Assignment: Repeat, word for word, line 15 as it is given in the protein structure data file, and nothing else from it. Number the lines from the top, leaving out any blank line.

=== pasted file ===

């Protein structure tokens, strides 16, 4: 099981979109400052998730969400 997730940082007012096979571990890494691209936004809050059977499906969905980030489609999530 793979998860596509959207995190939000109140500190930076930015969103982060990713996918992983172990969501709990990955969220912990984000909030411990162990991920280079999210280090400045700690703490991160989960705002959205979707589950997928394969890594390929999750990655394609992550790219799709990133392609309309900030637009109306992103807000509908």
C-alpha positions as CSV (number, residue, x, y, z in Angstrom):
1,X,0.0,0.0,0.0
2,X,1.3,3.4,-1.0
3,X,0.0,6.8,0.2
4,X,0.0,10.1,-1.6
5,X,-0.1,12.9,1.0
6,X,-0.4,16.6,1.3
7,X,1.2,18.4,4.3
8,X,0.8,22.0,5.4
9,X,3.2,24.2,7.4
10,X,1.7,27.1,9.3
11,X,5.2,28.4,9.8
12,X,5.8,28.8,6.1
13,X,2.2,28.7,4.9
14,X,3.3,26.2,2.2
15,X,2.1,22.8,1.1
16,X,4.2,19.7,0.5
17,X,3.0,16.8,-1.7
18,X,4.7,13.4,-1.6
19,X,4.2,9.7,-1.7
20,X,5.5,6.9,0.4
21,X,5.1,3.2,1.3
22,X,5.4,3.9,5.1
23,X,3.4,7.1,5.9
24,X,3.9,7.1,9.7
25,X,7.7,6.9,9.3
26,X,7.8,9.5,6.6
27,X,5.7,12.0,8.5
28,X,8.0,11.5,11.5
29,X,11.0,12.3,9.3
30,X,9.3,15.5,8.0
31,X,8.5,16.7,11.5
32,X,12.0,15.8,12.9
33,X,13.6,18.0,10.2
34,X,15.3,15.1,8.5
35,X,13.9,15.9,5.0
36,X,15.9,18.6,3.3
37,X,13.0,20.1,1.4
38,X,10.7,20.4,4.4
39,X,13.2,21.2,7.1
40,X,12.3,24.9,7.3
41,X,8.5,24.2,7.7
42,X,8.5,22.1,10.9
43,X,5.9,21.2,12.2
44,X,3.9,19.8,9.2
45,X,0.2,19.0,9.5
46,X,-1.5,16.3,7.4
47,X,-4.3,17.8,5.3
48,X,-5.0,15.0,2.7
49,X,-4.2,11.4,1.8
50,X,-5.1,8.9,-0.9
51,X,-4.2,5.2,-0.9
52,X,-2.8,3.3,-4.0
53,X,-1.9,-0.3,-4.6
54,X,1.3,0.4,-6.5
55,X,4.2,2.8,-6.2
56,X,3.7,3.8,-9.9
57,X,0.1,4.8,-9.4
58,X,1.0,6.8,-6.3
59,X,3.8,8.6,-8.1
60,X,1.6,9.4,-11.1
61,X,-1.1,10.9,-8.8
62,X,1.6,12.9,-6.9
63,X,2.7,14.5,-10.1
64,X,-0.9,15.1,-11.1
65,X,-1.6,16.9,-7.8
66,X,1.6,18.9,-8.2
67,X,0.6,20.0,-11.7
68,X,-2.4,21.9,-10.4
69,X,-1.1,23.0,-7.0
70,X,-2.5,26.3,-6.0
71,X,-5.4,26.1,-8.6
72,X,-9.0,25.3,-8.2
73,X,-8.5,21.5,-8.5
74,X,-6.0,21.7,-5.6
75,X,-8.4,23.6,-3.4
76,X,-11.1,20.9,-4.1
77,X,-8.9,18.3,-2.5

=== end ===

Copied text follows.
13,X,2.2,28.7,4.9